When Hyde died of a heart attack in December 1950, Marilyn was bereft. According to J. Randy Taraborrelli, author of The Secret Life of Marilyn Monroe, Brokaw accompanied Marilyn to Cedars of Lebanon Hospital in Los Angeles, but his uncle passed away before their arrival. (However, there are several competing versions of this story.)
Marilyn’s next serious romance, with baseball hero Joe DiMaggio, began in 1952. According to Taraborrelli, the couple first met two years earlier, when Brokaw arranged for her to play a walk-on part in Lights, Camera, Action, an NBC variety show. (If this was the case, the footage may not have survived as it is not documented elsewhere. But Marilyn did film a TV commercial during the same period, so she wasn’t entirely unaccustomed to the small screen.) After filming, she and Brokaw dined at the famous Brown Derby restaurant, where I Love Lucy star William Frawley asked if he could introduce her to his pal, Joe DiMaggio.
As they left the restaurant, Norman and Marilyn approached the ‘bashful’ sportsman. At the time, she was one of the few Americans who had never heard of DiMaggio. The next morning, Brokaw said, Joe called him and asked for Marilyn’s phone number – although whether he had the courage to follow through is unknown.
After a much-publicised courtship, Joe and Marilyn tied the knot in 1954. Taraborrelli writes that early on in their brief, tempestuous marriage, a worried Joe called Brokaw, and they met for drinks at the Polo Lounge of the Beverly Hills Hotel. When Joe explained that he wanted Marilyn to stop making films, Norman replied, “She’s not going to give up her career any more than you would have before you were ready to do it.” (Joe later sought advice from other Hollywood friends, including Sidney Skolsky, and would remain close to Marilyn long after their divorce.)
By then, Brokaw was building up the Morris Agency’s new TV division. He persuaded stars like Barbara Stanwyck to try the new medium, and negotiated a pioneering deal for Kim Novak, granting her a share in the profits of her films. In 1965, he secured a lead role for Bill Cosby in I Spy, making him the first black actor to achieve star status on a major television network.
During the 1970s, Brokaw added high-profile names in sport and politics to the agency’s roster. His career continued into the new century, and he was also a philanthropist, serving on the board of directors at Cedars-Sinai Medical Center (formerly Cedars of Lebanon), and St Jude Children’s Research Hospital.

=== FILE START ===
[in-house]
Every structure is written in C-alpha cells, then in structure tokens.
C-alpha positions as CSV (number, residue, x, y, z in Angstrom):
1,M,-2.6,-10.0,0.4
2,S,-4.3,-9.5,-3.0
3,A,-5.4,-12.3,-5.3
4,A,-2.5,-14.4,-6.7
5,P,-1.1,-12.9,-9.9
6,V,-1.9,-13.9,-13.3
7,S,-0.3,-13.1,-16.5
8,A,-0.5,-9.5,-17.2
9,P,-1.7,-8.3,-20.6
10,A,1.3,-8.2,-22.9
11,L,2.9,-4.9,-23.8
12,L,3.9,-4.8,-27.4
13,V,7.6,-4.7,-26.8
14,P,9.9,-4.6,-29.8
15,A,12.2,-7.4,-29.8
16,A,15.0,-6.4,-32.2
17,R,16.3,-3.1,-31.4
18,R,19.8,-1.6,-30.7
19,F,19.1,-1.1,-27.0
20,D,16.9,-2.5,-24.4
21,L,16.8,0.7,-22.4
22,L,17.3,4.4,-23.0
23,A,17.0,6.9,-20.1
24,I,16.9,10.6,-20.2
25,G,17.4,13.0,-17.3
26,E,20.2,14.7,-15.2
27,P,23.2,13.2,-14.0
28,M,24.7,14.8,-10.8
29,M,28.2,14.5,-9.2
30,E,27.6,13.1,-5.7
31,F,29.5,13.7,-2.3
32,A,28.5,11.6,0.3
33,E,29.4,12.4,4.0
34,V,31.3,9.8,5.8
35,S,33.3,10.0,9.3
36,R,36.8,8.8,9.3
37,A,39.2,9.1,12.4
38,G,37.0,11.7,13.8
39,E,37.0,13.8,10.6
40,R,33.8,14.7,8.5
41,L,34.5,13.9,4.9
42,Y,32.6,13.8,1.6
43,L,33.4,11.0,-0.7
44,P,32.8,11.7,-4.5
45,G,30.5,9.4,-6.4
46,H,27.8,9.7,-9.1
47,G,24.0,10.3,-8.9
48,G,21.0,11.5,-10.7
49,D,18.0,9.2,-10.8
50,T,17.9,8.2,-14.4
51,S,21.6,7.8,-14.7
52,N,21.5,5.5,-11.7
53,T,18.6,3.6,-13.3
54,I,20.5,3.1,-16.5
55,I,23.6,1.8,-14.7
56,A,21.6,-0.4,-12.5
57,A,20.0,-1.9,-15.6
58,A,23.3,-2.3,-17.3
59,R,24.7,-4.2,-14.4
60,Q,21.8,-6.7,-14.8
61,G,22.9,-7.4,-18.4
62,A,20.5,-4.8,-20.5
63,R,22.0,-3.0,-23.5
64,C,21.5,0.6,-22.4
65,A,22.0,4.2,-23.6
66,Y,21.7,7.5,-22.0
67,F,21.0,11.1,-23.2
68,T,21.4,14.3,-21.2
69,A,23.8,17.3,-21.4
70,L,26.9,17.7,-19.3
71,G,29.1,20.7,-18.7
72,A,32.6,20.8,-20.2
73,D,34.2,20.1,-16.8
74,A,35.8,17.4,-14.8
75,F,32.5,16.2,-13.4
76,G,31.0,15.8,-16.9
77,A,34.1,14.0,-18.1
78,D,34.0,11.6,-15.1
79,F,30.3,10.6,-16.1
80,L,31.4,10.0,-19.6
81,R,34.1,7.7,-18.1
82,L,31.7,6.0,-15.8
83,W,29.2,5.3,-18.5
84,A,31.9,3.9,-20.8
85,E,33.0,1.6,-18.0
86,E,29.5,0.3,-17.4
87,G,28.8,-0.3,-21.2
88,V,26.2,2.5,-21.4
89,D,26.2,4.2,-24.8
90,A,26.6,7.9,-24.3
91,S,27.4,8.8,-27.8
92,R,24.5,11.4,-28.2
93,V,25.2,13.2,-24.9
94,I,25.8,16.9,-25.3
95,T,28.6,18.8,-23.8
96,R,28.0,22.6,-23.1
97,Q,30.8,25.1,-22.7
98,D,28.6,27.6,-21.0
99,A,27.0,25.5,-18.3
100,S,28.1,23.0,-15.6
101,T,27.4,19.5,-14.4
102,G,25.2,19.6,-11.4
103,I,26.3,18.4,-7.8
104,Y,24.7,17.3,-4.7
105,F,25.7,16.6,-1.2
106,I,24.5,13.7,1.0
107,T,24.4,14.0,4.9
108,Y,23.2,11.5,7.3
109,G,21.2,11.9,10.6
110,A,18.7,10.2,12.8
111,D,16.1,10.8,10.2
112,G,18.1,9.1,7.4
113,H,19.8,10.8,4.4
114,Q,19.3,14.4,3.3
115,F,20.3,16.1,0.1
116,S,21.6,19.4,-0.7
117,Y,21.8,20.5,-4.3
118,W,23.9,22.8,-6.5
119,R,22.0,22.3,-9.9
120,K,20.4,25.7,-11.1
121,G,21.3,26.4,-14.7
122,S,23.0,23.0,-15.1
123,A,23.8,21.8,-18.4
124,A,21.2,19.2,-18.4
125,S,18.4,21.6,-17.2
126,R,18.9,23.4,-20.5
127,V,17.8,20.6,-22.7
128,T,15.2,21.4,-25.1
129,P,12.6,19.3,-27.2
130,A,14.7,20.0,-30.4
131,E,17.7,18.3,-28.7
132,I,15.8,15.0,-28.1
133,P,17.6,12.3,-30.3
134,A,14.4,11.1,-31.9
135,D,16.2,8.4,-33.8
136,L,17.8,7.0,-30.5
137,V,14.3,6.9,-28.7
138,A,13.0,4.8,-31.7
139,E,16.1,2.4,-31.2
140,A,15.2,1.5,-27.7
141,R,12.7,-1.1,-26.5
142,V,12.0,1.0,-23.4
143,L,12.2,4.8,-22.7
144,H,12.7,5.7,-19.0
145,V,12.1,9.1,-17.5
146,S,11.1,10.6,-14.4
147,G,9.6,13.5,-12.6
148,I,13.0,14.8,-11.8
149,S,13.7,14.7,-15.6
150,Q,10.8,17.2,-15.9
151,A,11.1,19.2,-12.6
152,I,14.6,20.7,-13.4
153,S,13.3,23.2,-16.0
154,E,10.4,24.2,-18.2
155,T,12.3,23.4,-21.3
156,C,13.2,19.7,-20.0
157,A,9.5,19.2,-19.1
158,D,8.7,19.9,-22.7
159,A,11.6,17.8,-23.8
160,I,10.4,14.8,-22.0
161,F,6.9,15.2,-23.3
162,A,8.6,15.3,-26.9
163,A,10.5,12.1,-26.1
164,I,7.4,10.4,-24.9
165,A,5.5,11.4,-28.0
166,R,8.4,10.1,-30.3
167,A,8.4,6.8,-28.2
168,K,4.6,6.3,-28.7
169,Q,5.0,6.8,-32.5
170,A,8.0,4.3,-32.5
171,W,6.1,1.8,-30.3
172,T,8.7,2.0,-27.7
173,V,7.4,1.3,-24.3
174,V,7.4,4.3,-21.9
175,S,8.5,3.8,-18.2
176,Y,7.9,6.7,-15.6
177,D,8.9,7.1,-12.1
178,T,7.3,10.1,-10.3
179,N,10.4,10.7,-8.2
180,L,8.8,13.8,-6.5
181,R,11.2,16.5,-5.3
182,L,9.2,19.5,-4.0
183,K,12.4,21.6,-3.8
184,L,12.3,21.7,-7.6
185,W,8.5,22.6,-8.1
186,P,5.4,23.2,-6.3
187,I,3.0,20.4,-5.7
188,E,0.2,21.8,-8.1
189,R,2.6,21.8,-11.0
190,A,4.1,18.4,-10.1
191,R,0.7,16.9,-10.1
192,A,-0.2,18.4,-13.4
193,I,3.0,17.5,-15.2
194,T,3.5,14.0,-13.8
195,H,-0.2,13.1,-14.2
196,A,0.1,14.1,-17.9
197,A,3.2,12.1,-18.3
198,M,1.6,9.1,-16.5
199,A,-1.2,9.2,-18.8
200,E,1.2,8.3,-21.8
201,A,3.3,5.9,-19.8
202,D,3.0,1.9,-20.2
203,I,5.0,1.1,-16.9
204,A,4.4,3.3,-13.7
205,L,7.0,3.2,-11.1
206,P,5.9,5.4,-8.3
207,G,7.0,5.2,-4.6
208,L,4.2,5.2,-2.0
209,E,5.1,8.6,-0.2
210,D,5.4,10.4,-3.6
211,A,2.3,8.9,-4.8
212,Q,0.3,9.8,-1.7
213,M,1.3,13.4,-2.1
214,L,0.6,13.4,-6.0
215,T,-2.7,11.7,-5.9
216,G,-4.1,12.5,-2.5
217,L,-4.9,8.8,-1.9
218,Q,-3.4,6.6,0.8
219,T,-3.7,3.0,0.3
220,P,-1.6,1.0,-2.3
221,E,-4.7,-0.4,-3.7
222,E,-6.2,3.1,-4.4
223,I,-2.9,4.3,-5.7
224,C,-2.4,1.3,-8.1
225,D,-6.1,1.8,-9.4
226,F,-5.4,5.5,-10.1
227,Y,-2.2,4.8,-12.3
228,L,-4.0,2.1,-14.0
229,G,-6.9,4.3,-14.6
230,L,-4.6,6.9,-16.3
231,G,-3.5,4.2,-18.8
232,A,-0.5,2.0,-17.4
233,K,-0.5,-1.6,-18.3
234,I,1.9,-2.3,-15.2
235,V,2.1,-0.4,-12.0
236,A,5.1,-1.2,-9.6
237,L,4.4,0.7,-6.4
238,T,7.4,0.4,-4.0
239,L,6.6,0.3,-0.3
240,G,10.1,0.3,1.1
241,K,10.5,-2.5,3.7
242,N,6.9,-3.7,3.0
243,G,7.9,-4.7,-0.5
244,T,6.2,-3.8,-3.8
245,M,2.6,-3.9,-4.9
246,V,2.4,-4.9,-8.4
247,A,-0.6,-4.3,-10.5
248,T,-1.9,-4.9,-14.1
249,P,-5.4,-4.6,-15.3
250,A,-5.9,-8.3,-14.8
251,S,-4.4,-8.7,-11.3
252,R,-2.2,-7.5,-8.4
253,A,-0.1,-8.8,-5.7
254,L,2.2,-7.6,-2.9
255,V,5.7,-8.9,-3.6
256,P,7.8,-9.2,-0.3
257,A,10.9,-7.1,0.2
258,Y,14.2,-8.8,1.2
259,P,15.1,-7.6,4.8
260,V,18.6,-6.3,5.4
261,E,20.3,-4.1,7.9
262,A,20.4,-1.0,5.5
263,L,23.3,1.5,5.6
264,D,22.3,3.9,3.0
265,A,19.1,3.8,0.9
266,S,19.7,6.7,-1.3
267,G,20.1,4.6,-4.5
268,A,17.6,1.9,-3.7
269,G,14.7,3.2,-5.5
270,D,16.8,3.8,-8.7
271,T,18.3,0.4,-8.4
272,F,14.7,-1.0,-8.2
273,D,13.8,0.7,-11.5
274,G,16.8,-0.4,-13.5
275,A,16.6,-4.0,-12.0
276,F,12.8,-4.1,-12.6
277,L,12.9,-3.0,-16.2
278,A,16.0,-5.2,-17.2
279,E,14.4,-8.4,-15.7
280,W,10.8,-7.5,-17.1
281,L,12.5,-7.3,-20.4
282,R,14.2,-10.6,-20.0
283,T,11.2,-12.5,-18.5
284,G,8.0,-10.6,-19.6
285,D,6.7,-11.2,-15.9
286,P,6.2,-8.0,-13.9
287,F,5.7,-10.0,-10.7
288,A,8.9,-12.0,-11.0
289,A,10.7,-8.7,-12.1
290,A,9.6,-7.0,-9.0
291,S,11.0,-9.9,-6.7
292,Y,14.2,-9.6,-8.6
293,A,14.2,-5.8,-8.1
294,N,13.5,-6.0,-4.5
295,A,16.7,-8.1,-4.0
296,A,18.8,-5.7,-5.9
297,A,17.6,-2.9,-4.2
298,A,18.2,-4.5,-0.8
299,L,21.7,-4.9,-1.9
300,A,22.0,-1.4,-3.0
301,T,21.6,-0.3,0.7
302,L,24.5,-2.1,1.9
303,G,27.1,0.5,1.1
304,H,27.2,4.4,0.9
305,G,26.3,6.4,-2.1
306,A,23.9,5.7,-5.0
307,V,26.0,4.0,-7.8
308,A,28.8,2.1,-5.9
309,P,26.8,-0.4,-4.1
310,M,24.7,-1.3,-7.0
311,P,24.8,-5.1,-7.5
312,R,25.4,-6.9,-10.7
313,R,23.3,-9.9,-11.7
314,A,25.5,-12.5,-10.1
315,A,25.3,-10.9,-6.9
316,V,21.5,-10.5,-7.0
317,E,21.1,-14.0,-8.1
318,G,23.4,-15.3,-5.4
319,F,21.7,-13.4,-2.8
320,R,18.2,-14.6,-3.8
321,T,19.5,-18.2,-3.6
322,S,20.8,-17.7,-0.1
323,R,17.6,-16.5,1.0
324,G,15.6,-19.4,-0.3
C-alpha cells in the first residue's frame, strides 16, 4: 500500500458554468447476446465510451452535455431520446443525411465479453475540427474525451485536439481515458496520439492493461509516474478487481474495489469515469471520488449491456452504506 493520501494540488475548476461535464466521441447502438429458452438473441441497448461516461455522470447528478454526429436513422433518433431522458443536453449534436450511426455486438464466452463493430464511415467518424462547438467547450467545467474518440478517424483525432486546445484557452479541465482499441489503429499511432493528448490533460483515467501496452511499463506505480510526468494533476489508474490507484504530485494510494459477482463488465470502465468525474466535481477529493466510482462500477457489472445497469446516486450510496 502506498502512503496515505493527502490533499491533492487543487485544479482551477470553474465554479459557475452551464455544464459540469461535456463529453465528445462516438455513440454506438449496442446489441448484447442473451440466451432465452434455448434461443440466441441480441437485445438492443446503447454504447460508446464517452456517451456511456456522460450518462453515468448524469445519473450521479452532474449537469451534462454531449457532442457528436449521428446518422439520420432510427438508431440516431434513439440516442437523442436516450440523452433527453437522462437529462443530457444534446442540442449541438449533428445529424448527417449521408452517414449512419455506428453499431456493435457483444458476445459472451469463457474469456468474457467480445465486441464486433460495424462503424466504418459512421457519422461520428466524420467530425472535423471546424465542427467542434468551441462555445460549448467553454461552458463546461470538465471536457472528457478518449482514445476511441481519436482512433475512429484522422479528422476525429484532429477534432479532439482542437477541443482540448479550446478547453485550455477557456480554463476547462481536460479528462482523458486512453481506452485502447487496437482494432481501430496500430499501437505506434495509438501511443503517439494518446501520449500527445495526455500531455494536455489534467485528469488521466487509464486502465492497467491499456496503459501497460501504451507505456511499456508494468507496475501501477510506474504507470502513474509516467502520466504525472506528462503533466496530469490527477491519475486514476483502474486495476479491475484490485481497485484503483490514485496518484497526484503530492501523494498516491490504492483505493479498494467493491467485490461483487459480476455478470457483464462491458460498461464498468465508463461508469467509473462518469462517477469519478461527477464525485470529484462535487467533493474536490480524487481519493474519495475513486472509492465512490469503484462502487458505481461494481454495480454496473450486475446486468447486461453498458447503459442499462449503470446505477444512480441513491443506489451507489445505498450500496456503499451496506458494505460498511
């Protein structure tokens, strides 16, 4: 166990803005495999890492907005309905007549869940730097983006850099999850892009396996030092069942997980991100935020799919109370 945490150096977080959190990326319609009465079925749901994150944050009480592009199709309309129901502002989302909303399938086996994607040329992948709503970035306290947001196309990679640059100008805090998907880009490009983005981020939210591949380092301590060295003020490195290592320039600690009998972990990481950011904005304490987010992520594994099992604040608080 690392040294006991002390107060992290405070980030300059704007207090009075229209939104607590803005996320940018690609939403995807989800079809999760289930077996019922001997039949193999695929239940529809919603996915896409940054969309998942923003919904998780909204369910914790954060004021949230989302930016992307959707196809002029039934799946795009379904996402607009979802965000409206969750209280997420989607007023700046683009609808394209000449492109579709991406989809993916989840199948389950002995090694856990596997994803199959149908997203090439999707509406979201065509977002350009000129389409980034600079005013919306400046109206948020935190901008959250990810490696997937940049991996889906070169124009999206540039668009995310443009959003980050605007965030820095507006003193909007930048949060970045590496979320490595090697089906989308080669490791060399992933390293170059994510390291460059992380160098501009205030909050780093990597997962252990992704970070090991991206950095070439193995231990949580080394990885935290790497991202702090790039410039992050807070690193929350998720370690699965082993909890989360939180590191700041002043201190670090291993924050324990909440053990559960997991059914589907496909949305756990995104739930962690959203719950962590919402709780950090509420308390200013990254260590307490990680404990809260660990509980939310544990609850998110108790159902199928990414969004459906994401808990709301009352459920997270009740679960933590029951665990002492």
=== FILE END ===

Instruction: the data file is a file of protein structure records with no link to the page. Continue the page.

Norman Brokaw died at his home in Beverly Hills. He is survived by his wife, Marguerite Longley, six children and four grandchildren.
After a troubled second season, Smash will not be renewed by NBC, it has been confirmed. The final episode will air on May 26. Katharine McPhee told the Hollywood Reporter:
“Sure, I wish that it could have five more seasons, but we had two great seasons and all I can say is I loved every moment of it. I loved getting to the set, I loved the people, I loved my crew. We did amazing things on the show in two years.
With this business, you can never predict what people are going to like or love or hate. All I know is that when the show started and people were so excited about the pilot, I was excited to finally be a part of something that could showcase me. Everyone has perceptions about what you’re capable of and what you can do and this show was a huge gift.”
Today’s San Diego Reader, andThe Mirrorfeature vintage news reports on Marilyn’s death, while NBC has revealed a TV broadcast on the tragedy. Timehas posted a variety of articles about Marilyn from their archives – some written during her lifetime.
As the Los Angeles Timescomments today, 2012 will mark the 50th anniversary of Marilyn’s death. Of course, this has not gone unnoticed by film-makers, or the producers of the upcoming NBC series, Smash:
“In February, Monroe comes to the small screen via the NBC scripted series Smash, in which theater producers mount a fictional Broadway show about the bombshell’s life. The real-life Broadway actress Megan Hilty and American Idol star-cum-recording artist Katharine McPhee, putting her own spin on ‘Happy Birthday, Mr. President,’ each vie to play her.
As if that weren’t enough, the series could spawn an actual Broadway musical, with creators developing lyrics and music with an eye toward putting it all on a stage.
‘You can actually squint and see a real Marilyn musical,’ said Craig Zadan, an executive producer on Smash and a Broadway producer of note in his own right. ‘There are already a bunch of new songs, and one of the possibilities if the show becomes a hit is to regroup and try to put it on Broadway.’ (A 1983 Broadway effort, Marilyn: An American Fable, flopped, though that was heavily fictionalized and largely panned.)”